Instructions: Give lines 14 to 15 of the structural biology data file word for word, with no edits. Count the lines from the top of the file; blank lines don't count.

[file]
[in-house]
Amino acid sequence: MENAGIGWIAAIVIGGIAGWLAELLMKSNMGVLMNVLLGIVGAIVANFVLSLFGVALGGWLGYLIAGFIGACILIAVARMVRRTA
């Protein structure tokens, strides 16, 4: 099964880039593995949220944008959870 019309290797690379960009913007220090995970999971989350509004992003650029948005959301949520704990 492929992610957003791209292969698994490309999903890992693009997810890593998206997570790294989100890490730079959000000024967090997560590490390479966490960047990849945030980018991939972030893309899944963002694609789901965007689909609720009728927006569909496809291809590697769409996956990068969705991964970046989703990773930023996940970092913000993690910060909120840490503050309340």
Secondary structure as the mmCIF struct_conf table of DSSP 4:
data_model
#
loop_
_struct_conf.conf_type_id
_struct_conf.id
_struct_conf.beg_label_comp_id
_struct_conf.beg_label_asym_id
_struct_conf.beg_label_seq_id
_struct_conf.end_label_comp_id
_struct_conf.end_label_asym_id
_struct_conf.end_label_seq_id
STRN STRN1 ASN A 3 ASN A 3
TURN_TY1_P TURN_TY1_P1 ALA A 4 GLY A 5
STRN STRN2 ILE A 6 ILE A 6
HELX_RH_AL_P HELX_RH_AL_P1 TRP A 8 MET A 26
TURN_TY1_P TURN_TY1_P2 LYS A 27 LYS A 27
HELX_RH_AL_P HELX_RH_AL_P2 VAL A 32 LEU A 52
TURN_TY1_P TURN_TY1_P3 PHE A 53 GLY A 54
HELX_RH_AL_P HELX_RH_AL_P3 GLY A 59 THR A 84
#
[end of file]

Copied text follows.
_struct_conf.end_label_asym_id
_struct_conf.end_label_seq_id